Drawn from Intrac conference paper on civil society held in December 2008 in The Netherlands (available from Intrac



5. Cordaid and its role within Global Communities of Change Cordaid will bring a range of assets in the GCoC based on the role we are expected to play in a GCoC. The role of Cordaid will be responsive to and thus co-determined by the needs expressed by the actors working within the GCoC, based on added value and the type of assets needed to bring the change agenda forward. The role Cordaid will play will most likely be in line with the role we have traditionally played the past decades, ie financing, linking and learning, lobbying, brokering. For example, in one GCoC our role may be predominantly bringing funds “into” the GCoC and acting as broker, while in the other community, most funds may be offered by another actor and opening doors for joint lobby at various international fora may be expected from Cordaid. The role Cordaid will not be uniform. 6. The Global Communities of Change concept GCoC is basically about people (citizens, individuals) and organisations (all types) working together in the pursuance of a social change agenda. Therefore, the 3 defining components of a community of change are 1) A group of individuals and organisations: NGO’s-CBO’s, social movements, religious institutions and networks, donor institutions, companies, multilateral institutions, think tanks, knowledge centers, finding each other and working together. All these organisations do not “form” a community per se. Some have direct contacts, others just know indirectly of one another, yet they work at different activities that are crucial in achieving a common goal. Some will be more involved than others in the GCoC, depending on the context and the issue and how it matches their vision and mission. Others may join in for particular activities. The main issue is to identify all the actors, individuals, and institutions that are relevant and need to be “engaged” to bring the change agenda further. The composition of the GCoC is a very difficult if not impossible endeavour; no-one has the power decide who is in and who is out. Relationships are built, partnerships are forged, and in the process it will become clear where does the overlap lie. It is to be decided which rules will be guiding the various sets of relationships that will be built within the GCoC. Organisations may join and leave as they wish. The issue and the change agenda is the focus. Working within a GCoC setting does not automatically lead to the creation of a formal structure. “Natural leading” agents (the strategic partners) will play a convening / facilitating role on a need basis. The GCoC will not be a monolithic block seeking agreement on every single issue before taking action. GCoC is about finding enough commonalities in the change agenda to take action; it is about exchanging information, documentation, and informing each other. 2) Collaborate – work together Collaboration is key, as is engagement. Actors work together based on assets and core competencies they bring to the table. The driving force behind the concept is complementarity: some actors will be implementing projects, others will facilitate the process, conduct lobby activities, exchange information, network. 3) At a change agenda The change agenda is the binding element. Ideally, all actors define together a common theory of change, or a change agenda. In practice, most actors have a written (or hidden) change agenda. The main point is to highlight the overlap, and make explicit what are the commonalities of how the issue will be tackled, what are the elements, the actors, the interventions strategies, the time frame, the means at the disposition of the actors working within the GCoC. 6.1. GCoC in a nutshell (see figure 1 en 2)       A “community” without borders ie. (without geographical boundaries) Demand driven (context is leading) Locally grounded (with a strong connection to an international agenda) Issue based (to be tackled by actors within the GCoC) About engagement (goes beyond one on one partnerships) Change agenda (the glue binding all actors)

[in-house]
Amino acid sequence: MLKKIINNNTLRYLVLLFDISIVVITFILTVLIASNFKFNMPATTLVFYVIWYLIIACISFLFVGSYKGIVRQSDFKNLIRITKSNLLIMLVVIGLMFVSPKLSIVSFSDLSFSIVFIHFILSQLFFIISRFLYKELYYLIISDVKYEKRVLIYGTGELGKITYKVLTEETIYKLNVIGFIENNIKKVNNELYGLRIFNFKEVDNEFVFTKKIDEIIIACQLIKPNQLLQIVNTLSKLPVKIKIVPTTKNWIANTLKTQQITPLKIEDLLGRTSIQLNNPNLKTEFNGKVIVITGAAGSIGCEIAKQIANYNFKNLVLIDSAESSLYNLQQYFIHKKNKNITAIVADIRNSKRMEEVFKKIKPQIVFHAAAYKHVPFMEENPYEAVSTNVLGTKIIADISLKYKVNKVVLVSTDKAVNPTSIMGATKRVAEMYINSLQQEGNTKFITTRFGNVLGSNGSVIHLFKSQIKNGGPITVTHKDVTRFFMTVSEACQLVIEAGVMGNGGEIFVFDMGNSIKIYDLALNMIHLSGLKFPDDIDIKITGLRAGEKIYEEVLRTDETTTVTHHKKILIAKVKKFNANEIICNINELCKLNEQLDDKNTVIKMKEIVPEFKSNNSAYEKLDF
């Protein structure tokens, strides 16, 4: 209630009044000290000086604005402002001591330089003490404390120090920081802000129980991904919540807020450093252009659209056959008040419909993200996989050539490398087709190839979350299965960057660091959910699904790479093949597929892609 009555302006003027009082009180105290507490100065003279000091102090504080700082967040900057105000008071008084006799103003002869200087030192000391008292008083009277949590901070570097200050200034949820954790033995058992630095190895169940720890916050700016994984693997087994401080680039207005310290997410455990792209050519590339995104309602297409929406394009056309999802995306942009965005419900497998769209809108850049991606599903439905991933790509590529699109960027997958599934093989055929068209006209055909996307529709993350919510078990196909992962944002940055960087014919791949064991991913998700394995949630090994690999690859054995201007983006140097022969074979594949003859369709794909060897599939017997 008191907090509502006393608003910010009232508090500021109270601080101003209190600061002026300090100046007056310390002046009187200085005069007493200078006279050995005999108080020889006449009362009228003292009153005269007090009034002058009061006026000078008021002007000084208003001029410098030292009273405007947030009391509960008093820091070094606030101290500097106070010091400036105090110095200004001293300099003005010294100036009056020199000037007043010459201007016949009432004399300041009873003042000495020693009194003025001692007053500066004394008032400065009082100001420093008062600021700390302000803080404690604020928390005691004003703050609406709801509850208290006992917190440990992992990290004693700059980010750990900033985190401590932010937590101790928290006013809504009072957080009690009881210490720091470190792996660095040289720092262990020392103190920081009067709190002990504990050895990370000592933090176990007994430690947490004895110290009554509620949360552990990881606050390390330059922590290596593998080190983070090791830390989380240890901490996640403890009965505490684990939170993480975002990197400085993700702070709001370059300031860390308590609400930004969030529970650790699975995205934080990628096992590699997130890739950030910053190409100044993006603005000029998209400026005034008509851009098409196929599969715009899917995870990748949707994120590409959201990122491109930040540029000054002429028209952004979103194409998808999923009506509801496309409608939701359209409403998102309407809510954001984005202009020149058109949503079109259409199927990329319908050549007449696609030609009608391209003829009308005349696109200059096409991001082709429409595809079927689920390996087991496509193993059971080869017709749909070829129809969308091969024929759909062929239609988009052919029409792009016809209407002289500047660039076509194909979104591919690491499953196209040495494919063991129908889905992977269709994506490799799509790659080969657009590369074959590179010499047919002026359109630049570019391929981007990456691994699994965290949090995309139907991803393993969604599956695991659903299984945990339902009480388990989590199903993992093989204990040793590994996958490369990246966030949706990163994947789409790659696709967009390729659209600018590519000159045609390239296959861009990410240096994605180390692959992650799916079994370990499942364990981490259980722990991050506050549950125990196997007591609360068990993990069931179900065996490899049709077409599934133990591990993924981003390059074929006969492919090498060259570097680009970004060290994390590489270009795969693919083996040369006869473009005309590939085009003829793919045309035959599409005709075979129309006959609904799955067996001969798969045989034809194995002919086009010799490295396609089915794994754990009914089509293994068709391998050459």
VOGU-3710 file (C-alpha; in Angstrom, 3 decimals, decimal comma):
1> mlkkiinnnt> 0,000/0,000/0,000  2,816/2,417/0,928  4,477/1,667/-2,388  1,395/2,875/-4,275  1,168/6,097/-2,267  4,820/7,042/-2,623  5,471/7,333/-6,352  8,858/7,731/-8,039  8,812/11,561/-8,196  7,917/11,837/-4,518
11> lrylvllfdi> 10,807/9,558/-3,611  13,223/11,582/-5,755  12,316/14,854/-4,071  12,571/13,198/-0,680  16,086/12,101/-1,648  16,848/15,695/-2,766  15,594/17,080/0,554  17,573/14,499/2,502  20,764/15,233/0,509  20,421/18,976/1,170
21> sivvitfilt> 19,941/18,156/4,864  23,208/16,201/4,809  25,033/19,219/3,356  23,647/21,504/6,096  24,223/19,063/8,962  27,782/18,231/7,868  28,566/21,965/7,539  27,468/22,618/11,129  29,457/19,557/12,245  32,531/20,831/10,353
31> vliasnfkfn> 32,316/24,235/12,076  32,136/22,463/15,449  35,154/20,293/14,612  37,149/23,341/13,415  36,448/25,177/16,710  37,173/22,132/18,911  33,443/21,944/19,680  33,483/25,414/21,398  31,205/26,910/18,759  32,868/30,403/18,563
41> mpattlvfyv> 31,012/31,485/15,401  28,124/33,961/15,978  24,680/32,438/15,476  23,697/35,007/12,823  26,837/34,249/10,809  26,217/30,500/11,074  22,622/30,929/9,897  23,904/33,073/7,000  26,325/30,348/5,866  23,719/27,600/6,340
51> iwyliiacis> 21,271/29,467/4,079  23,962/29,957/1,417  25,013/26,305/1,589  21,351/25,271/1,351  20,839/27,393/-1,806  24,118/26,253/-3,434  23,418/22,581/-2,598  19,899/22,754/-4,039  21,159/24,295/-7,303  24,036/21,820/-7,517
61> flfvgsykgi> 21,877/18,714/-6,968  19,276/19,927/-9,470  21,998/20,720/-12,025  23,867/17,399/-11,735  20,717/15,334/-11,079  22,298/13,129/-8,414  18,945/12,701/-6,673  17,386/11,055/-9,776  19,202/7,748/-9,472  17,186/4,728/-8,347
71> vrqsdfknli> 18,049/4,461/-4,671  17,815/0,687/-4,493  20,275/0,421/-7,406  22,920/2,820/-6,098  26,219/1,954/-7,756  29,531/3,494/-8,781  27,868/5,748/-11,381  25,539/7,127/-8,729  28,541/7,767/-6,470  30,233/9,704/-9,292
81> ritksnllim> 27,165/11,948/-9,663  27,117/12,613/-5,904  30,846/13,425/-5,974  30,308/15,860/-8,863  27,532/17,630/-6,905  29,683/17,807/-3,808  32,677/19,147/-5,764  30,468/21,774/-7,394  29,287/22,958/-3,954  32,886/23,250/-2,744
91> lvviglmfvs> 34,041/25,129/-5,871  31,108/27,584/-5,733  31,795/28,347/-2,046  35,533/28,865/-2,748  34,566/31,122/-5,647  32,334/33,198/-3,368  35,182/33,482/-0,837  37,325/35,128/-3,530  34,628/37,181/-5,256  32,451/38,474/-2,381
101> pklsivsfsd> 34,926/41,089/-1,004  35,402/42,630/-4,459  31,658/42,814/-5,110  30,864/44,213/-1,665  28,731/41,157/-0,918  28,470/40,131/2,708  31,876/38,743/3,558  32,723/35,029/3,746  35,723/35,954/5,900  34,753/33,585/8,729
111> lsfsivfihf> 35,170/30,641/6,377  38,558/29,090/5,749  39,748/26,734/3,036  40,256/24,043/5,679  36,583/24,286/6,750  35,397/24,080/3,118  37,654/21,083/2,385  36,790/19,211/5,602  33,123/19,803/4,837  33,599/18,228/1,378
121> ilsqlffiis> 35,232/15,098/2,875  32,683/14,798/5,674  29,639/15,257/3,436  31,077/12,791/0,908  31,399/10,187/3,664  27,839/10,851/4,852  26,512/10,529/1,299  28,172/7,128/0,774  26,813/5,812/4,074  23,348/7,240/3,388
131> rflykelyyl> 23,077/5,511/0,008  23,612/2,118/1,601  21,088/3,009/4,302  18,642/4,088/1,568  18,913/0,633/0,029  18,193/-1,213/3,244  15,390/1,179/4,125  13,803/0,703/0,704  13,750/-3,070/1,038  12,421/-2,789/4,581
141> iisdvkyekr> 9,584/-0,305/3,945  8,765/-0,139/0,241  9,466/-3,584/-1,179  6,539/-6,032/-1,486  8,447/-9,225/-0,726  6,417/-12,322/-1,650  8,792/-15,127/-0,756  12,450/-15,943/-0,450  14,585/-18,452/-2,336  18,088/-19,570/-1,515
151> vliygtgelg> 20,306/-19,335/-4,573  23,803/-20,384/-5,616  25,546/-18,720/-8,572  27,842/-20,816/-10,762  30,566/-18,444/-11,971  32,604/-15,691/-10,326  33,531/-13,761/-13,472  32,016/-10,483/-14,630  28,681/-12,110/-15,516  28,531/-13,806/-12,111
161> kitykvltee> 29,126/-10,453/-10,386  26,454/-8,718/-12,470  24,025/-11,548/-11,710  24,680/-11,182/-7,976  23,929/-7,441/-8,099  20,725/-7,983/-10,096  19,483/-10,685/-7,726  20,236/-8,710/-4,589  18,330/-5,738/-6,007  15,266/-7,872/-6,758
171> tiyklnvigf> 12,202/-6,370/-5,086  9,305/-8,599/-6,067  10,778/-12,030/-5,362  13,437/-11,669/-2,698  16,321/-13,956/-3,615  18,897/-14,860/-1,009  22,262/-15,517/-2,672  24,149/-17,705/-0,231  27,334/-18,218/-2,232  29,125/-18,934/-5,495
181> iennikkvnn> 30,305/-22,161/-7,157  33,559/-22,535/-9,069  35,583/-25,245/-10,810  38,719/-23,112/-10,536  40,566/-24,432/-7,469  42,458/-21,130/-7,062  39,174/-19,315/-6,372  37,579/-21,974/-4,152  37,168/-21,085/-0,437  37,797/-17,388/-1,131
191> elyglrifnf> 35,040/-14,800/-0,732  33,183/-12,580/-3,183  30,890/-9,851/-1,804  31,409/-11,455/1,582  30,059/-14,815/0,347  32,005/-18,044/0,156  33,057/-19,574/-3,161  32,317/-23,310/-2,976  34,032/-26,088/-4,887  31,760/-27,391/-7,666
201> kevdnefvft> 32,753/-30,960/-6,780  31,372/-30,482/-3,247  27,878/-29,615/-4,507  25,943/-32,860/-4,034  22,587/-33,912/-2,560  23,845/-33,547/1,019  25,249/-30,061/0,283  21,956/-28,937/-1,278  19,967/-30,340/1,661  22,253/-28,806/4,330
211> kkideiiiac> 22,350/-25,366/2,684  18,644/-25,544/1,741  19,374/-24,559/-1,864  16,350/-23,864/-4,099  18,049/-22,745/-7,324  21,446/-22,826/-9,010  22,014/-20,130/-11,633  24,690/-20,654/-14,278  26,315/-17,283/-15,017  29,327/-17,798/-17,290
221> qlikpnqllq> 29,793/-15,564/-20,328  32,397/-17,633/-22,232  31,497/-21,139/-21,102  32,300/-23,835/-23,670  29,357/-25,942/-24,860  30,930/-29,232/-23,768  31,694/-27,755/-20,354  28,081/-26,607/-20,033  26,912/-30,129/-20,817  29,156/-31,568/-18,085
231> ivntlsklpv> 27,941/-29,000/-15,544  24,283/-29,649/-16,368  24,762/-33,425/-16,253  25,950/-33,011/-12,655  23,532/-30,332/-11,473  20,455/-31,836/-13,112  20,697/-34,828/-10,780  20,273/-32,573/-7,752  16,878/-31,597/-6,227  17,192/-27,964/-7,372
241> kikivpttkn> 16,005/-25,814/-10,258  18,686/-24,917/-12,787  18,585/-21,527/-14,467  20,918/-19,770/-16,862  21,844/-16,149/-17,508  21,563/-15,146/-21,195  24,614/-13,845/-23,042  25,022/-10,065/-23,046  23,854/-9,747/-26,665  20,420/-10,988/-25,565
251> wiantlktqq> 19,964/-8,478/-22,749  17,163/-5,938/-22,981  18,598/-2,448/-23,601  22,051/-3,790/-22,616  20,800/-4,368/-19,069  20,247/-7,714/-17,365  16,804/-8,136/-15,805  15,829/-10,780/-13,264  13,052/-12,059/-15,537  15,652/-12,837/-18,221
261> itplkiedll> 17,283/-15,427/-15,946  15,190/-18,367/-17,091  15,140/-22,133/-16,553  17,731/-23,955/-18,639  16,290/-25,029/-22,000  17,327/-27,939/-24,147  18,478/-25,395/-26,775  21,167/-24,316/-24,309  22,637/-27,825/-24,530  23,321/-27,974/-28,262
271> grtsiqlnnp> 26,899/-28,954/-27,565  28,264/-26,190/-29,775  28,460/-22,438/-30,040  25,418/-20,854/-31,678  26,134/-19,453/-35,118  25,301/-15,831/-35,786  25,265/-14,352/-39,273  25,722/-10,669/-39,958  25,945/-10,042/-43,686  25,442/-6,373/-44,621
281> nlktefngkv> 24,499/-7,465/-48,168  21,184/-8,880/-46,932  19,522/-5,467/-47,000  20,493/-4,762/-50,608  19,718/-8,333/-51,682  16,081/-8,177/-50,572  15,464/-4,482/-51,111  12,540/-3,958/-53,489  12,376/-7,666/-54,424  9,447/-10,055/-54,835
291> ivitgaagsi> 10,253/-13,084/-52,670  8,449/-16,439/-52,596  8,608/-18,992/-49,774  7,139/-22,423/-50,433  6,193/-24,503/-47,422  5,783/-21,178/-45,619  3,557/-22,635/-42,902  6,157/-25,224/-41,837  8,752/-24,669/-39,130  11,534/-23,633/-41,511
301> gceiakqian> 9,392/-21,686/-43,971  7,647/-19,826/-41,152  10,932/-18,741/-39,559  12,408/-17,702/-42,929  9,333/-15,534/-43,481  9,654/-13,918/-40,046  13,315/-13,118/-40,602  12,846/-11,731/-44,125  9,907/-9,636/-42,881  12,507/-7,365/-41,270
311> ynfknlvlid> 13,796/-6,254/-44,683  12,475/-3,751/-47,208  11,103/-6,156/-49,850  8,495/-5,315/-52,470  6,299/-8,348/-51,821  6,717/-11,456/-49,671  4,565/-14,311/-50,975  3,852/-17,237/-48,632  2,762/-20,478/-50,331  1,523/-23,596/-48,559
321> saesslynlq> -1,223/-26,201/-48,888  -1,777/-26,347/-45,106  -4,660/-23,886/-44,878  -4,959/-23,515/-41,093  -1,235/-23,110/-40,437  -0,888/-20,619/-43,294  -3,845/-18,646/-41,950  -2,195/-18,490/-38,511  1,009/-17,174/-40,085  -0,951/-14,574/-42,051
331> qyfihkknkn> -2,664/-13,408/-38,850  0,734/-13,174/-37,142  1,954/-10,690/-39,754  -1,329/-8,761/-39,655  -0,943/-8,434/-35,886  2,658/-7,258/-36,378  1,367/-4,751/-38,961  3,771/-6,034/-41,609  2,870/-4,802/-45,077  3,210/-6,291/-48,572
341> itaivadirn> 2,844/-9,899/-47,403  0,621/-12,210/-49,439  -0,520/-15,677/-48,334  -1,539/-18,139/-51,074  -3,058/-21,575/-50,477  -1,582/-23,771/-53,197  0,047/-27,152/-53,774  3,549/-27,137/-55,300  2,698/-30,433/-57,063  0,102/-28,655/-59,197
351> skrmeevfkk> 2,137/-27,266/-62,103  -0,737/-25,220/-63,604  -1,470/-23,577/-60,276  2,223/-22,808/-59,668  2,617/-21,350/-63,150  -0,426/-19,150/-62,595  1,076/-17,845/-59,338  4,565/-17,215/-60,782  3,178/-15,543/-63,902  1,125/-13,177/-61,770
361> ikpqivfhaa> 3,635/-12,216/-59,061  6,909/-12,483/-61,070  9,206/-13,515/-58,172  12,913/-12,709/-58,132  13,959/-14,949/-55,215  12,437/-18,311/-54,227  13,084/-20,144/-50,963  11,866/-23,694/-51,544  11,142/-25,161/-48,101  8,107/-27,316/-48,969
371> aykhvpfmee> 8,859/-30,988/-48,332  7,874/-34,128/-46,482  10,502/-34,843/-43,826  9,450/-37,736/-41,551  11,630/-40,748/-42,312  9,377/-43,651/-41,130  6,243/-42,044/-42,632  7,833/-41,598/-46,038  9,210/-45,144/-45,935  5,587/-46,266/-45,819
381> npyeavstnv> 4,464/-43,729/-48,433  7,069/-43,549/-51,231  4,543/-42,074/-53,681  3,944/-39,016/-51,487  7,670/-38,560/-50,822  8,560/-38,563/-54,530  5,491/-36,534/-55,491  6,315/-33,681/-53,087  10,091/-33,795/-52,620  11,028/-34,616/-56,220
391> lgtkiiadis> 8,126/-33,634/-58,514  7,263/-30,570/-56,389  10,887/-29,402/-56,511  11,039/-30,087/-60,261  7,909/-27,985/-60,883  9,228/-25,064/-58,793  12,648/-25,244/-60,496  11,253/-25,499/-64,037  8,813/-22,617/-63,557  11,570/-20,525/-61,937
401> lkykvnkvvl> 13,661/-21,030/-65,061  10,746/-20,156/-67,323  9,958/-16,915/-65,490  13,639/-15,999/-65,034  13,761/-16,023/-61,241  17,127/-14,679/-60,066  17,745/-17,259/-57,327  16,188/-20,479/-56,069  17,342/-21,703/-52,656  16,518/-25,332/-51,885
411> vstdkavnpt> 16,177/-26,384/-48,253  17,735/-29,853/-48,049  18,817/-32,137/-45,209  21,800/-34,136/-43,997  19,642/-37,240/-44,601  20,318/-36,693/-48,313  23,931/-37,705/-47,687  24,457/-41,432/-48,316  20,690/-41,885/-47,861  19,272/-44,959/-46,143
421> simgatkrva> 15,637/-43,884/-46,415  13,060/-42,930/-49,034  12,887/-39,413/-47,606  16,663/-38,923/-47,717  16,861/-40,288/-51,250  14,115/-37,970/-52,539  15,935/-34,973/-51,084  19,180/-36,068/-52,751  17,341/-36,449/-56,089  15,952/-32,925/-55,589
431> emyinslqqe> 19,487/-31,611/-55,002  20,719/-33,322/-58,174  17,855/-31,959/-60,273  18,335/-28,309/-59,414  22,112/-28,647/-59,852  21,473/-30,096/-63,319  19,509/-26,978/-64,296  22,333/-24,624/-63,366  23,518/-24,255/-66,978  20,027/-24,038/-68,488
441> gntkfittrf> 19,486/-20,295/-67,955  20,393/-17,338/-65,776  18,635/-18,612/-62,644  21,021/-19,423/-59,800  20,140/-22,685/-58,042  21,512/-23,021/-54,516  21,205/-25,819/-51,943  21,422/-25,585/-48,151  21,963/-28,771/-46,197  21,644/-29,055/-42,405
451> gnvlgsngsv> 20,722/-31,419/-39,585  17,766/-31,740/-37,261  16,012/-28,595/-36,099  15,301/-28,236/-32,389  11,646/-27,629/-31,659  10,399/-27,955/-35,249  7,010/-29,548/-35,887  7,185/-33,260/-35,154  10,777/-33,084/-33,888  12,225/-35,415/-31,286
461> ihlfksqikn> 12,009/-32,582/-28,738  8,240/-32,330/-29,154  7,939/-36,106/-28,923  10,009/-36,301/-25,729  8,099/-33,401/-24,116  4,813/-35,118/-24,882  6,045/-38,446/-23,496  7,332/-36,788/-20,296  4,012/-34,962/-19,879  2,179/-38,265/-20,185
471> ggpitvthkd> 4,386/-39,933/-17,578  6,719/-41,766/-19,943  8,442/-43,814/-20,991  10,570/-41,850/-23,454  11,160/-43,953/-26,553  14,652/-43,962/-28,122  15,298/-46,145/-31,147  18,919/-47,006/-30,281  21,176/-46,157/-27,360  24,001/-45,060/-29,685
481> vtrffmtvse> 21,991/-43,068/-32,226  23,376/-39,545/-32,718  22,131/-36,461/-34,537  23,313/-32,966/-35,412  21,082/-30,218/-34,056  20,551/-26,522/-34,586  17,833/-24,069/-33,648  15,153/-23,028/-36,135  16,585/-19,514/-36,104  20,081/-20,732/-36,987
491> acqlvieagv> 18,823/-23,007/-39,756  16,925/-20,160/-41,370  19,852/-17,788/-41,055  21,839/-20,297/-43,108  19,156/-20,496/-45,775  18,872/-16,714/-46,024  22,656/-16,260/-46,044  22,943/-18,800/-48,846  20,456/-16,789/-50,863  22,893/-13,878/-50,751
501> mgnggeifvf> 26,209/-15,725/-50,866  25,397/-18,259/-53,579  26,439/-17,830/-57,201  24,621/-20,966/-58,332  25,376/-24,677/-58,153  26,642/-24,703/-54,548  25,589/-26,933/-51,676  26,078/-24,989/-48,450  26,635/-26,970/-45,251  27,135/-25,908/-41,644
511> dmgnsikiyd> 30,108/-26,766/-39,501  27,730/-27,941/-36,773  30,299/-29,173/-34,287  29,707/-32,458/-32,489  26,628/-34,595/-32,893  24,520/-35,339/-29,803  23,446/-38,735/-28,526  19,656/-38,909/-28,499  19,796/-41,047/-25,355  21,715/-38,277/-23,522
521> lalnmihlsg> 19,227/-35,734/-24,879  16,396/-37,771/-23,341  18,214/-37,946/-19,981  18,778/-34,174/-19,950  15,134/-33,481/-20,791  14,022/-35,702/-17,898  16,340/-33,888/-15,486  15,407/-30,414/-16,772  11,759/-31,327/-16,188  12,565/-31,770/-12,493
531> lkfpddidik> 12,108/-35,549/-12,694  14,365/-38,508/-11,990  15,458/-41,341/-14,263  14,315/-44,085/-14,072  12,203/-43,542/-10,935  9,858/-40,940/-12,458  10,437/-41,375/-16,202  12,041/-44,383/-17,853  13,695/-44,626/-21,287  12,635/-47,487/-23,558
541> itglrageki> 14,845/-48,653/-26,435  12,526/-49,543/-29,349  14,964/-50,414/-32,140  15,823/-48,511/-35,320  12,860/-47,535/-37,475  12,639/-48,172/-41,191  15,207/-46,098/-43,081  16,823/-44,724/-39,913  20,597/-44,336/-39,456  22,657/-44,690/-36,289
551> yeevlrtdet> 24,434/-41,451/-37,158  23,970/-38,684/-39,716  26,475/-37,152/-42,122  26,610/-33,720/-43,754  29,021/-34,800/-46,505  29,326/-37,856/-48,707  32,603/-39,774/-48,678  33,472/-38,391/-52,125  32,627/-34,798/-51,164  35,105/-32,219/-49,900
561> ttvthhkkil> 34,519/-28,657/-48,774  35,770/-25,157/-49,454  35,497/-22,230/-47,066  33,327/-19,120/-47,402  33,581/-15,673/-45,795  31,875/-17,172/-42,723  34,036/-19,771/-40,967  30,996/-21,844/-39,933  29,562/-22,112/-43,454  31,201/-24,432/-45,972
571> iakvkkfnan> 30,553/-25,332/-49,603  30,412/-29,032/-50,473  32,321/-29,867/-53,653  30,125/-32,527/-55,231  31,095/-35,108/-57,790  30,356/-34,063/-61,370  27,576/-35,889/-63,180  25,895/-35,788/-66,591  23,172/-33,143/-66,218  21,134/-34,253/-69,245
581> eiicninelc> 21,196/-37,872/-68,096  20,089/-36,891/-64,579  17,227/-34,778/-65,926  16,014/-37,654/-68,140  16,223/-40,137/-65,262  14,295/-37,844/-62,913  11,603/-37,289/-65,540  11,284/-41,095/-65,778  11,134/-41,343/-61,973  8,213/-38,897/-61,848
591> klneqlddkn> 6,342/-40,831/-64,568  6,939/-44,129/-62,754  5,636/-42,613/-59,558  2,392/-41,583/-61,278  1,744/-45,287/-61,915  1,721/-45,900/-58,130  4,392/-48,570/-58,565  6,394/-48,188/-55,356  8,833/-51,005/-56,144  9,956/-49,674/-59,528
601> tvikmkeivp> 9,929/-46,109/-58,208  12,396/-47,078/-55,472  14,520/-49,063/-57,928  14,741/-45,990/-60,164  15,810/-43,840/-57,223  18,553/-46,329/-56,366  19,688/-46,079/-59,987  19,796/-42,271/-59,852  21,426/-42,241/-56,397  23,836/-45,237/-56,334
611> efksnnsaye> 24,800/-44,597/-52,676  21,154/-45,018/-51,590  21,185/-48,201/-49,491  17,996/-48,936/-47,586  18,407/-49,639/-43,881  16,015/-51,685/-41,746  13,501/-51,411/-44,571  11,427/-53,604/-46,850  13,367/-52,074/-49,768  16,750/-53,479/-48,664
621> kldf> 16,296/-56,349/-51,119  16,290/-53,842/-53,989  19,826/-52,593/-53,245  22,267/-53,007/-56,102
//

Less like minded

controle management

Core Group Of Strat. partners